I’ll be the first to admit that I have little knowledge of formal project management. While I cherish quality project managers and certainly know the importance of prioritization, stakeholders, and overall project management, it is not my job.
My job is to bring the best SEO strategies and ideas into an organization. Luckily for me, I have an entire team at AudetteMedia that includes skilled account and project managers, so I can blunder around with a lot of ideas in my head and not worry too much about how they’re organized.
But SEO is a unique discipline and requires very unique project management (PM) skills. Here are a few areas that make SEO uniquely difficult for project managers:
- SEO touches more areas of an enterprise business than most any other channel. Marketing, development, user experience, taxonomy, public relations, social media, branding, and even legal are all impacted, involved, or indirectly influenced by SEO tactics and strategies.
- SEO is successful when it is elastic and flexible. Strategies change rapidly.
- SEO is difficult to track and report on, difficult to monitor effectively, and can be slow to show results.
- SEO projects can sometimes take a very long time.
In my experience, working on SEO campaigns with multi-billion dollar enterprises, the project manager role is always essential, but usually not given nearly enough attention.
I have worked with some awesome PMs before, and sadly, I’ve worked with some pretty stinky ones, too.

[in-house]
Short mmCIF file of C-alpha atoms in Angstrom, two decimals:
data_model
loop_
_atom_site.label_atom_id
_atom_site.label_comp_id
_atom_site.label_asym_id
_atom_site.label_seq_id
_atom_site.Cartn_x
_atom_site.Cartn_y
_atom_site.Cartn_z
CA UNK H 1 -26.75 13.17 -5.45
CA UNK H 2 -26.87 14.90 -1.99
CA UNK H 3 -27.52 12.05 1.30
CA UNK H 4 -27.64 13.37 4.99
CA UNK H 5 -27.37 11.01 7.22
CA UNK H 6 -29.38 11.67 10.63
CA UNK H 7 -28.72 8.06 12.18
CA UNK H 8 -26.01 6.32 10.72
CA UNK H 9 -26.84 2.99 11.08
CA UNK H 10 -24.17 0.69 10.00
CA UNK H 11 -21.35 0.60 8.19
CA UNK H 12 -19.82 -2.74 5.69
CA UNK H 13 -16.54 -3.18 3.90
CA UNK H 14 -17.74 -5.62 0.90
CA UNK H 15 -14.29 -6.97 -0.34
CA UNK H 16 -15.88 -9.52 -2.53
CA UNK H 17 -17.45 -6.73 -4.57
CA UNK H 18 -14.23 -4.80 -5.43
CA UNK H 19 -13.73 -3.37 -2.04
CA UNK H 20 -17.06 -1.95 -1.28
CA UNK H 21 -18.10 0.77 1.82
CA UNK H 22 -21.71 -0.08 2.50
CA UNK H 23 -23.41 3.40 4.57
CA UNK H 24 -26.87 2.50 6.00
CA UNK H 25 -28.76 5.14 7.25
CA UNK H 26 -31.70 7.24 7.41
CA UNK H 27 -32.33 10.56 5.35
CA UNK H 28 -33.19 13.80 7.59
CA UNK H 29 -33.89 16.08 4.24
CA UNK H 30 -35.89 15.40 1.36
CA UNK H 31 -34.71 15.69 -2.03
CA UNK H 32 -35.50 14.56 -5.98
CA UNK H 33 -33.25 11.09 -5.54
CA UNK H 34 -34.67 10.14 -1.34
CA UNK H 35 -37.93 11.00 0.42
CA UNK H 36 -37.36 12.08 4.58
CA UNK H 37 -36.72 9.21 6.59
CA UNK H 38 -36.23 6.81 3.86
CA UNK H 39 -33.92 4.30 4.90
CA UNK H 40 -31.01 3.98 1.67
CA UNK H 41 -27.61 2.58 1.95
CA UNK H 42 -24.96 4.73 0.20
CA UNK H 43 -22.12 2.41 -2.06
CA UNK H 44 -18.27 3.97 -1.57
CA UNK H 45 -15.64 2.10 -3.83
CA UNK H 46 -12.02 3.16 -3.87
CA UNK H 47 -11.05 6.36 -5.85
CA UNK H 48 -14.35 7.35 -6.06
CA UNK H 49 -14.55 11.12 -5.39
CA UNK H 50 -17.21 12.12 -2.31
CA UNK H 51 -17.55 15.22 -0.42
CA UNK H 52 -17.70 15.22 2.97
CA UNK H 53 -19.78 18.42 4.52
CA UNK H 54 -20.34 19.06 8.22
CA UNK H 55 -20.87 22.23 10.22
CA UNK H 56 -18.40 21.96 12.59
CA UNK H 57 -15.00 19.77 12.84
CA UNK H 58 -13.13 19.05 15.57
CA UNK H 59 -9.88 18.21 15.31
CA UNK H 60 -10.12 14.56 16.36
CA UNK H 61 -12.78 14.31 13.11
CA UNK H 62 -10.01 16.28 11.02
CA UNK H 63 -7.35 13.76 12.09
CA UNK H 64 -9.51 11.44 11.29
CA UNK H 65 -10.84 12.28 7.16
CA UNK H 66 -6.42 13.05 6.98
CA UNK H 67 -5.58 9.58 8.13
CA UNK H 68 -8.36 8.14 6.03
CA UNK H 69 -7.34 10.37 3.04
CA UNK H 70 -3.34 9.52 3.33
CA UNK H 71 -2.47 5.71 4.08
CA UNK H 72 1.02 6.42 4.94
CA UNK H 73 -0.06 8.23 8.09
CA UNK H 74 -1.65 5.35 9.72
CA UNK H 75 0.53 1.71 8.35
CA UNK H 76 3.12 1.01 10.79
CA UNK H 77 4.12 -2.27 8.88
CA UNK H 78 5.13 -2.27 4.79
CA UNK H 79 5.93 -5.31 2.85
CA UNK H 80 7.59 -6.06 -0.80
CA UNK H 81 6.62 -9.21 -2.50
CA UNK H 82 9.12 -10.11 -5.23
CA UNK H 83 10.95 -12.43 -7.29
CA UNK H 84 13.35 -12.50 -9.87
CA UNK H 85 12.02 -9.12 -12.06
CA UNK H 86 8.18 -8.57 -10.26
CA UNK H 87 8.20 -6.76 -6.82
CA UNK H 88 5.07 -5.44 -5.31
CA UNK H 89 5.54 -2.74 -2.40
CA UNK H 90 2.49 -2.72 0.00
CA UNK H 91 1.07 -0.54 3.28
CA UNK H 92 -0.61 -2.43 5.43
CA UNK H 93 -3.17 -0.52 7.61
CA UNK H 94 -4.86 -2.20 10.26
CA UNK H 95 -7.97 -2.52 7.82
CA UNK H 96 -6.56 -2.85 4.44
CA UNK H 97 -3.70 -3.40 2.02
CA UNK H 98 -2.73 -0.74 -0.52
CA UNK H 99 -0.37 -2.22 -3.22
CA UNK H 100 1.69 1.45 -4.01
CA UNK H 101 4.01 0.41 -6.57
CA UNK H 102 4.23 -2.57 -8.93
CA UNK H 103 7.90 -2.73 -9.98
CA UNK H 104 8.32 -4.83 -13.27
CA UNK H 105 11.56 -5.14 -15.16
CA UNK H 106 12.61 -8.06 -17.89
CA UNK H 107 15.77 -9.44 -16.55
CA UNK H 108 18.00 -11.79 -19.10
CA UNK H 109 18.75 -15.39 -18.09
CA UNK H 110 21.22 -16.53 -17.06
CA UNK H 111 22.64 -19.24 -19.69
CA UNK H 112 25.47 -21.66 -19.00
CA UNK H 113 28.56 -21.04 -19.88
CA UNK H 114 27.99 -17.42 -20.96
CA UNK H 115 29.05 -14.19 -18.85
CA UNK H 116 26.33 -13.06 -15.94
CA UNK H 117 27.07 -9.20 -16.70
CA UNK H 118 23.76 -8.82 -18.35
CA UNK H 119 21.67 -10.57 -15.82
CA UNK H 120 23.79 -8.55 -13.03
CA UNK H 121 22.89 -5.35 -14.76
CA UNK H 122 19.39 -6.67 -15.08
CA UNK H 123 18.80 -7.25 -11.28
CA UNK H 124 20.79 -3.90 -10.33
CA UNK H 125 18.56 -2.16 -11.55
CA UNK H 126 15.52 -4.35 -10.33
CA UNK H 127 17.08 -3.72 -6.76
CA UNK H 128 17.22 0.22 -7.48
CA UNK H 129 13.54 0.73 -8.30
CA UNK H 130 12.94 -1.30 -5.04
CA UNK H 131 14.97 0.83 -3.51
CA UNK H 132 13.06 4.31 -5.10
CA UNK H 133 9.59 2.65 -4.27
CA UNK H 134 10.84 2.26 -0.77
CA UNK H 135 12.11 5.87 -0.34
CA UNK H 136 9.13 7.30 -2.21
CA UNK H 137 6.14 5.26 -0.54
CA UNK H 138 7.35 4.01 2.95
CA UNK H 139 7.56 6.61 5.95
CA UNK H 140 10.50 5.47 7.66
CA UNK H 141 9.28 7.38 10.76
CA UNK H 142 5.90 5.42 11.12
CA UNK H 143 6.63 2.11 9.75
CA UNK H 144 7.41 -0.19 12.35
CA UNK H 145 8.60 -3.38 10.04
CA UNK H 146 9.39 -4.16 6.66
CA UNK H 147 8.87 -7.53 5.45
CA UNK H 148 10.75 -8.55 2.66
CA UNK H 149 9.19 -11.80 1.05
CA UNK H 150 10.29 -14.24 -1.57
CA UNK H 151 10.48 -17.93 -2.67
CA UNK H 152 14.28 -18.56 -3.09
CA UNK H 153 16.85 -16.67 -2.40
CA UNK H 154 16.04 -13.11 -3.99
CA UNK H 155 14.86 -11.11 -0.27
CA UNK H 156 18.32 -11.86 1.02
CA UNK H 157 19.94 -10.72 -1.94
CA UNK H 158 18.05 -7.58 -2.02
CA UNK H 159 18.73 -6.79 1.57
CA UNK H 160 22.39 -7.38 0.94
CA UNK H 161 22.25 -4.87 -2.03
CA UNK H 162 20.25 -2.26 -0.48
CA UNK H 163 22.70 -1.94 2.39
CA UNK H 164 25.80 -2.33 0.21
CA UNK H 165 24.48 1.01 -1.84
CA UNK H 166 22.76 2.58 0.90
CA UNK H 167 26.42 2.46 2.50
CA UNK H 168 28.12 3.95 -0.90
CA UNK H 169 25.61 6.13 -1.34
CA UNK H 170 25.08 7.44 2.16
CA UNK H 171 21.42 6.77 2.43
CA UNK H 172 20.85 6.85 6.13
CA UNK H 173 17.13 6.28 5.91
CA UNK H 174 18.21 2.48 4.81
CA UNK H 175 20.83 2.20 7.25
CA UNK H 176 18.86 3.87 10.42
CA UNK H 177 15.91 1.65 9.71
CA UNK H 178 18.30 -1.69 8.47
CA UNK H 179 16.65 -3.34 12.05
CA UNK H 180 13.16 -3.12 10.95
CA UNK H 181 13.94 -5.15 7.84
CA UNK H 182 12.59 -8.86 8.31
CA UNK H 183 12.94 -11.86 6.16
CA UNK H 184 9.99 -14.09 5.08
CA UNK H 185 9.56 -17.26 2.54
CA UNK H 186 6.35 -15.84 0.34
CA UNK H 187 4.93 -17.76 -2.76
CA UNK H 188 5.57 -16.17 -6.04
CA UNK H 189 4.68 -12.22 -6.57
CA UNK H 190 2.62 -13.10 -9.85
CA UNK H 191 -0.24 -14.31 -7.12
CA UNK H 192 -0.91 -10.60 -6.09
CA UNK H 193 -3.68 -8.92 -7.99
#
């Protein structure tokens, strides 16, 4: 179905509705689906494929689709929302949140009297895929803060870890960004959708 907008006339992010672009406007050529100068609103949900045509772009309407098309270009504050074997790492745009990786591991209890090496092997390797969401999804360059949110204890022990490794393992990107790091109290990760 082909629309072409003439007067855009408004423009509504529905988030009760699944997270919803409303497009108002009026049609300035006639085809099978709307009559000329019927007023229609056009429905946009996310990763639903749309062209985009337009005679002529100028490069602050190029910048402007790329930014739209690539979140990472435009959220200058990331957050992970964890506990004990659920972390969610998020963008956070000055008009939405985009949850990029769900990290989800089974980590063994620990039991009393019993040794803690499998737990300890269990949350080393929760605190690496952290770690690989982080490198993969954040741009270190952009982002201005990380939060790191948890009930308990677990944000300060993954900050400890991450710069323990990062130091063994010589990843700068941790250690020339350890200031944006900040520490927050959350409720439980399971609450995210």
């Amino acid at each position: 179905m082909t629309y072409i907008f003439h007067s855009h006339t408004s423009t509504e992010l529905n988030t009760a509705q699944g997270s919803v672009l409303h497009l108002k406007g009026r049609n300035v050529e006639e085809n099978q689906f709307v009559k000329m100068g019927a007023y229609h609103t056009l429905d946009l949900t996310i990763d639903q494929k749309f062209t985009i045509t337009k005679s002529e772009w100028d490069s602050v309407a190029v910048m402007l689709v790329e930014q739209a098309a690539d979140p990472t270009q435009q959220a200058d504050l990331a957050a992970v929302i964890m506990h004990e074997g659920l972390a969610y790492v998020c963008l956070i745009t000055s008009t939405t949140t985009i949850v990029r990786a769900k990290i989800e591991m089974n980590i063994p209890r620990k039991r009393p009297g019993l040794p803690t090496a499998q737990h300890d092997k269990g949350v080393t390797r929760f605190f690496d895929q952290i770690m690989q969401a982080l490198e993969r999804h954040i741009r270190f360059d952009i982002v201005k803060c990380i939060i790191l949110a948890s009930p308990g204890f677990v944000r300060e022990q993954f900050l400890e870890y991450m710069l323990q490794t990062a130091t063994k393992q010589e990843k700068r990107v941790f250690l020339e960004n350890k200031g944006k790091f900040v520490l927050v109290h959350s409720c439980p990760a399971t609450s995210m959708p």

All too often, the less skilled PMs will compensate by using a ham-fisted, brute force approach, even resorting to a generally pugnacious attitude to “get things done” at the expense of other teams.
SEO needs skilled project managers. In time, we’ll see this field develop and hopefully evolve into dedicated SEO project managers in the future. But we need skilled project managers that know SEO, because SEO is uniquely challenging and requires specific knowledge and experience.
Here are some reasons why project managers are uniquely important in SEO:
- They must take the often ambiguous “action items” of SEO teams and capture actionable next steps.
- They must traverse across departments, sometimes across departments they rarely interact with in unison (development and public relations, for example).
- They must “speak the language” of stakeholders and the SEOs; this can be extremely challenging.
- They must be able to comprehend and summarize complex ideas and strategies in reasonably simple terms.
What are your experiences with project management in the enterprise?
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